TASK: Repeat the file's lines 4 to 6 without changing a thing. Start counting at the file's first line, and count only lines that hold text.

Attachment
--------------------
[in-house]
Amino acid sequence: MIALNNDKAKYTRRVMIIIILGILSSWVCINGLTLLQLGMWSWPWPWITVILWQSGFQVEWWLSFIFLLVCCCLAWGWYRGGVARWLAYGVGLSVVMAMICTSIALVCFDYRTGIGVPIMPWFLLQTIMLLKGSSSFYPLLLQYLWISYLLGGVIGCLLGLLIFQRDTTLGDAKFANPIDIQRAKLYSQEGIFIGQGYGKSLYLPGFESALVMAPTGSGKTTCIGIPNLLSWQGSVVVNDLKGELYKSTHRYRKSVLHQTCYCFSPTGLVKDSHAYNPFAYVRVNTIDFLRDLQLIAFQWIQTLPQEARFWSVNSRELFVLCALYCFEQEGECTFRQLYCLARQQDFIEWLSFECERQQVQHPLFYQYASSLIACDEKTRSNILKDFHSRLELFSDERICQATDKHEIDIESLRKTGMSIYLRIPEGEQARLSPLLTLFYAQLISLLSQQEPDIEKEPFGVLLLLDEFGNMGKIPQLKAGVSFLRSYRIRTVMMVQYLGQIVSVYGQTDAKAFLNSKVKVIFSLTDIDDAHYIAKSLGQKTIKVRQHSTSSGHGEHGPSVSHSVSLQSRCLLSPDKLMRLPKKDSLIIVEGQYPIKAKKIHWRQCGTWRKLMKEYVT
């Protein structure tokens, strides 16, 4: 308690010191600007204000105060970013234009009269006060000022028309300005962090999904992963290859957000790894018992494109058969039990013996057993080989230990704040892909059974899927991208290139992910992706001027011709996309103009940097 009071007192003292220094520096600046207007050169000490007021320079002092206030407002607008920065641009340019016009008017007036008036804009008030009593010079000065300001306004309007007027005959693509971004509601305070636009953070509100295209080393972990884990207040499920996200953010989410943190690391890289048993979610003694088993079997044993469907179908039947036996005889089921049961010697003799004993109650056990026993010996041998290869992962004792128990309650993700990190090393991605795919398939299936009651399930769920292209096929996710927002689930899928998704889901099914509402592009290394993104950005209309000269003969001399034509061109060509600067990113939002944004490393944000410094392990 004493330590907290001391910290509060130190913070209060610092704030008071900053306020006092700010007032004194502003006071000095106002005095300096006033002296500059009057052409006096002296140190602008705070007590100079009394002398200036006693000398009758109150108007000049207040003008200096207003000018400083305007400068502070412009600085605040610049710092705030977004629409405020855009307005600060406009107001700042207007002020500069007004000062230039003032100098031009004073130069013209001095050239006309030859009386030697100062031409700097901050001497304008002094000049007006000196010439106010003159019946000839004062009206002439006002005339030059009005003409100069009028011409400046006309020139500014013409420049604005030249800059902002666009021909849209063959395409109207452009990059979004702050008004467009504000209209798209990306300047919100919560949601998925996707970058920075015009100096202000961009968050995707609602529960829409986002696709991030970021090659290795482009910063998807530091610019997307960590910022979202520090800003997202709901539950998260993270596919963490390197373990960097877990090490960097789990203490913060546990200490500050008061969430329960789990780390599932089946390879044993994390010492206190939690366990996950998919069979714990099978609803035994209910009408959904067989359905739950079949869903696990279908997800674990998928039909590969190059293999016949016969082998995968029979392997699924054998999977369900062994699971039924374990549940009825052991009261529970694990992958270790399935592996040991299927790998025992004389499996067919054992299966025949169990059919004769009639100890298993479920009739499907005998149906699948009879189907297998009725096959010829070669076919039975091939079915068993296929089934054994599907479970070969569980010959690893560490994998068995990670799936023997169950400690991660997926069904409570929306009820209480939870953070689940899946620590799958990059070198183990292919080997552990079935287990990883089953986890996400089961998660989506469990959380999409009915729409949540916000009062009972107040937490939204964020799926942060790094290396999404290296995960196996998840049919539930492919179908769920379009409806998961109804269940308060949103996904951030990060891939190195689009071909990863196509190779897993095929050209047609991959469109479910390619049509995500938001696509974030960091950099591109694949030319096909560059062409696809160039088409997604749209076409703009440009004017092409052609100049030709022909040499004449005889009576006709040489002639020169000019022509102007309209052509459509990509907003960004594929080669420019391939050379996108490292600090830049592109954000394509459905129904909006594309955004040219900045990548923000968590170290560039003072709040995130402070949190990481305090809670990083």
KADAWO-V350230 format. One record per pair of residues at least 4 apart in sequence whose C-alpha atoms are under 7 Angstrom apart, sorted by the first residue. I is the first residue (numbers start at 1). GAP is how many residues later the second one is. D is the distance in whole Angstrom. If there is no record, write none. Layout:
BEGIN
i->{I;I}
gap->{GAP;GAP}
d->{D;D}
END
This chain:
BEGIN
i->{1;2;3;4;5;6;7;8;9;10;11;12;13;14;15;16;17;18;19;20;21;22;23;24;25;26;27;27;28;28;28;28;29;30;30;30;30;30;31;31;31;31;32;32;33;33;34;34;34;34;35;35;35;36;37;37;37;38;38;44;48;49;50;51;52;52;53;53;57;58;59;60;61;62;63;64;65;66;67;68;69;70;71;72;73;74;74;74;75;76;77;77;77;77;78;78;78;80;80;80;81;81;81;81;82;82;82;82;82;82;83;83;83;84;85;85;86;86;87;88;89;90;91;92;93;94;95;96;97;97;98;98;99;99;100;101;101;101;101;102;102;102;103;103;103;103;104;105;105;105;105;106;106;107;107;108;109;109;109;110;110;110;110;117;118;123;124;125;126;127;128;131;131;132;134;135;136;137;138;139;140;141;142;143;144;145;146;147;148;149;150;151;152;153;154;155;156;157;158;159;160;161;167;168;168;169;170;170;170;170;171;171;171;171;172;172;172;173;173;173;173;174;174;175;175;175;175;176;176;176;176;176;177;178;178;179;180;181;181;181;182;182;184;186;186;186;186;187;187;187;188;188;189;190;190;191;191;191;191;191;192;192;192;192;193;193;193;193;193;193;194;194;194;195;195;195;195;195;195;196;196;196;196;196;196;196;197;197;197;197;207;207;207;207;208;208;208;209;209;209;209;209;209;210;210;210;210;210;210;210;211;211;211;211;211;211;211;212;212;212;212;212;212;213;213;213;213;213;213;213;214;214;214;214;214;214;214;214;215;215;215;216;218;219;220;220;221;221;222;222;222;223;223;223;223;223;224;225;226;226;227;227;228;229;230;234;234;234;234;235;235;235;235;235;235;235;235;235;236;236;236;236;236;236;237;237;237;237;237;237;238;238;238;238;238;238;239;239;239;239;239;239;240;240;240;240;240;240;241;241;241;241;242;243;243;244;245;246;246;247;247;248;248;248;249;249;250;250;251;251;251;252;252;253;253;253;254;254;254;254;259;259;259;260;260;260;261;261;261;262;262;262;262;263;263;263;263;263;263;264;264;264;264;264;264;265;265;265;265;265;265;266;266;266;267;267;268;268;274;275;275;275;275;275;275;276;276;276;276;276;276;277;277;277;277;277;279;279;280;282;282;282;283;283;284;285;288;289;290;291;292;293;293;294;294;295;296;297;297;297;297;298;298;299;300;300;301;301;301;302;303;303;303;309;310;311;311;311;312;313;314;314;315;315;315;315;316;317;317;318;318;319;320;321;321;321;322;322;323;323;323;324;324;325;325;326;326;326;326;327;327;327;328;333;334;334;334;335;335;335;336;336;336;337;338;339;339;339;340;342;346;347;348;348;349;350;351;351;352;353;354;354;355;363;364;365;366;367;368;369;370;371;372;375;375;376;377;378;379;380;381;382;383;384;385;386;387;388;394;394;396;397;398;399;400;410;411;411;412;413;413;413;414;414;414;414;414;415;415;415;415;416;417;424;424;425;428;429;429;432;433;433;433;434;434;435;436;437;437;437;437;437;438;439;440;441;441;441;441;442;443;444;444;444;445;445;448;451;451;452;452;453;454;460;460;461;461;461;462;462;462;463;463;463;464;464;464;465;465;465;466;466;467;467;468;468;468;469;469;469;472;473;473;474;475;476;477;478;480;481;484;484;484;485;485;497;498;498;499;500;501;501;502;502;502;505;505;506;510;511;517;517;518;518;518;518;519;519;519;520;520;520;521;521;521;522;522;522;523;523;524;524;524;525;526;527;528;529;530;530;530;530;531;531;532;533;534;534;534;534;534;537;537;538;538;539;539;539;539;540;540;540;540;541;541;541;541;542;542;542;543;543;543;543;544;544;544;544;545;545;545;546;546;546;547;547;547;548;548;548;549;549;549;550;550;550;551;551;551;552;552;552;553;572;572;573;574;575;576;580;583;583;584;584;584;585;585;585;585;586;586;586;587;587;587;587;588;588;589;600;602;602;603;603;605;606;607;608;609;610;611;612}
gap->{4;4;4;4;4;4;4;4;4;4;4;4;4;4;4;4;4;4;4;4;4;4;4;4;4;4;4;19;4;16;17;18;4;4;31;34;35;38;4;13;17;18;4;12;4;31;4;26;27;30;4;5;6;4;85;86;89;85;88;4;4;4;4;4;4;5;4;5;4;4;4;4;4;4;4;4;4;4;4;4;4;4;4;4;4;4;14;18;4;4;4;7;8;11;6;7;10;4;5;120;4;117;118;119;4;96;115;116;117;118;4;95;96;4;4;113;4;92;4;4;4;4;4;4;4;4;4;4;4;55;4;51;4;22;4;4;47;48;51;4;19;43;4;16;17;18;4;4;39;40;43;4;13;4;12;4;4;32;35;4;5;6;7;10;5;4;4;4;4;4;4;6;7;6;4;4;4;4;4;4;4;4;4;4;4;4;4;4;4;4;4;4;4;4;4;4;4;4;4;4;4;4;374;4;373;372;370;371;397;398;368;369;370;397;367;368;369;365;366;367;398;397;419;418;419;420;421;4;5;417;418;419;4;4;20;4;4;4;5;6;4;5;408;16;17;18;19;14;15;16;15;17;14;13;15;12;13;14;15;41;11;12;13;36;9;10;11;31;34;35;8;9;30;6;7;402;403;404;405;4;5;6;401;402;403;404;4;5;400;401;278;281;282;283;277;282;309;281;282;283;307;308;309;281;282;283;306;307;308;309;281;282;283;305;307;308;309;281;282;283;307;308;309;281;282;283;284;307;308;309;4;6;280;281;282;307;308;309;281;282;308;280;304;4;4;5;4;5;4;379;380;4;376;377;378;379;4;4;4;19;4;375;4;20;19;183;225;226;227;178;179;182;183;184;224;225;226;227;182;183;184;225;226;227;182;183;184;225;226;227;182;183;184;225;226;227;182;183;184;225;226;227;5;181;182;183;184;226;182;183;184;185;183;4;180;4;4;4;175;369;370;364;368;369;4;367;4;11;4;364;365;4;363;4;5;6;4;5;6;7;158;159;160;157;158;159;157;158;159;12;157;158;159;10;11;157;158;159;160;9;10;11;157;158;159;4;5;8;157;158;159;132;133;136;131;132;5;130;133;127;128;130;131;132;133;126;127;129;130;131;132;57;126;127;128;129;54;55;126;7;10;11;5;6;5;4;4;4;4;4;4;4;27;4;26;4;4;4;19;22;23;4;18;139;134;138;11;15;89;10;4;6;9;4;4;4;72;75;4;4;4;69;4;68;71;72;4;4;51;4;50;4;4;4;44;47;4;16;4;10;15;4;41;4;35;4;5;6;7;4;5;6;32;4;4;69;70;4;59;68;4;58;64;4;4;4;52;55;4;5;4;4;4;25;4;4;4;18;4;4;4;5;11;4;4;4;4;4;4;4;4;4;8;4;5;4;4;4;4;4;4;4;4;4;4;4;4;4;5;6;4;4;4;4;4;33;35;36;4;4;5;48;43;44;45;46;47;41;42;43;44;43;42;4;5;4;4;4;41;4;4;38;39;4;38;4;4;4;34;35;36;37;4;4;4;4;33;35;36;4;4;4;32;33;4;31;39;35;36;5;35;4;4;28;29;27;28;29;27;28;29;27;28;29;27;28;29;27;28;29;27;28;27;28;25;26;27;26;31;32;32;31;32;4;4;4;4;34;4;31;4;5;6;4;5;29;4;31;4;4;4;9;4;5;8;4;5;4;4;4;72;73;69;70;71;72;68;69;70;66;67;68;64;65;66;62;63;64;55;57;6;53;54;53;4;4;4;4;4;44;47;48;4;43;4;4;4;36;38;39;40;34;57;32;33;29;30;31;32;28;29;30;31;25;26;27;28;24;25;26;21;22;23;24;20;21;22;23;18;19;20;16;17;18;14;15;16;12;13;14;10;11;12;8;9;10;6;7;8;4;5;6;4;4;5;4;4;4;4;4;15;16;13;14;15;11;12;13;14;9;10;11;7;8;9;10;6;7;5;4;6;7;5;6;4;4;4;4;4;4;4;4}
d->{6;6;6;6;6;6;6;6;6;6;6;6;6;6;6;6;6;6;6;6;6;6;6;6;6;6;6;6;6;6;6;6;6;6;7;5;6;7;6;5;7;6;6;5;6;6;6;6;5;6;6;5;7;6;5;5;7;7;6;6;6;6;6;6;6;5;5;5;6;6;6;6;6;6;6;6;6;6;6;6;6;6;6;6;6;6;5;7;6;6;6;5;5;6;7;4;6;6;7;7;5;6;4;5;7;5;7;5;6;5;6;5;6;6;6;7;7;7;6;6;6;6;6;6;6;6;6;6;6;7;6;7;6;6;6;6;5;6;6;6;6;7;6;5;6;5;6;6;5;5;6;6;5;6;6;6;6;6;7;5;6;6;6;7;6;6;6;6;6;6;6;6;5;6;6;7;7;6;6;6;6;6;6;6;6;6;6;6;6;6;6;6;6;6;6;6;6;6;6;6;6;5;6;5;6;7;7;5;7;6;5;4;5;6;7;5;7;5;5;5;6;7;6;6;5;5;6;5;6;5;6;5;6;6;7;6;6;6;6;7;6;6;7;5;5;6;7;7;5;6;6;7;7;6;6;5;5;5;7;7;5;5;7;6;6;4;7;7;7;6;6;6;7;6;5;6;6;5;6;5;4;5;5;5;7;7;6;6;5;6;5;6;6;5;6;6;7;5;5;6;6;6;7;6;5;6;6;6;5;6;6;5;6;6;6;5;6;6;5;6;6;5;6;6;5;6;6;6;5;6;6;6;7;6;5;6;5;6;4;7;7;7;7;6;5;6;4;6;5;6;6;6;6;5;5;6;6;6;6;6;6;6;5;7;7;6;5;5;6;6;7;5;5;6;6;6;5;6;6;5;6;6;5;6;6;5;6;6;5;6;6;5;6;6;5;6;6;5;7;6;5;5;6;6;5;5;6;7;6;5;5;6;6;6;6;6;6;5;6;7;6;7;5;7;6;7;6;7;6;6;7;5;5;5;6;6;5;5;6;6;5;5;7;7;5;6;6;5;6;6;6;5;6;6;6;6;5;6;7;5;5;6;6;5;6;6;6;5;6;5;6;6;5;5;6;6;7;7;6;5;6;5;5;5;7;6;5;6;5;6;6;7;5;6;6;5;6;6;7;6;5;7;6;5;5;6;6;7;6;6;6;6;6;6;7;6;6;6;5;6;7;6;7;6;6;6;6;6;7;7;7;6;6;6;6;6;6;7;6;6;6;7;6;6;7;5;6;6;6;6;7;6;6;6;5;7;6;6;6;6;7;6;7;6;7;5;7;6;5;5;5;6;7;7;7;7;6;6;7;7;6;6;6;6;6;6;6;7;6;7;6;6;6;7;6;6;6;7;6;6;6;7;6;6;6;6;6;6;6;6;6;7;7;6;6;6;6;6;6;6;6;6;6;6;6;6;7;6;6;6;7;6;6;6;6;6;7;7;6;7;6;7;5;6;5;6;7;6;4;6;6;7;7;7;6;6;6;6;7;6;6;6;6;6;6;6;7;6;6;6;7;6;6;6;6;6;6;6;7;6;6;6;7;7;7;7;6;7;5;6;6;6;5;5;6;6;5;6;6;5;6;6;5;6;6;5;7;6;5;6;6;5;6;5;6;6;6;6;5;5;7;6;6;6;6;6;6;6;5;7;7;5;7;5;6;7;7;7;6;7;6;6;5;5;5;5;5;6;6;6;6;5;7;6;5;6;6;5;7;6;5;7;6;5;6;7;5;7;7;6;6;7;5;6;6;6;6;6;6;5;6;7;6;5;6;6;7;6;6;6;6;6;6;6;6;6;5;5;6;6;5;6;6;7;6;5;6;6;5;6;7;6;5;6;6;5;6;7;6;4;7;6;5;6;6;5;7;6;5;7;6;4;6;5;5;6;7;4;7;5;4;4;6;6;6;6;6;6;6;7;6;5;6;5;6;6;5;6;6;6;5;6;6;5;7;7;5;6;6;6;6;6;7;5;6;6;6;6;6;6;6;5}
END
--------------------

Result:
KADAWO-V350230 format. One record per pair of residues at least 4 apart in sequence whose C-alpha atoms are under 7 Angstrom apart, sorted by the first residue. I is the first residue (numbers start at 1). GAP is how many residues later the second one is. D is the distance in whole Angstrom. If there is no record, write none. Layout:
BEGIN
i->{I;I}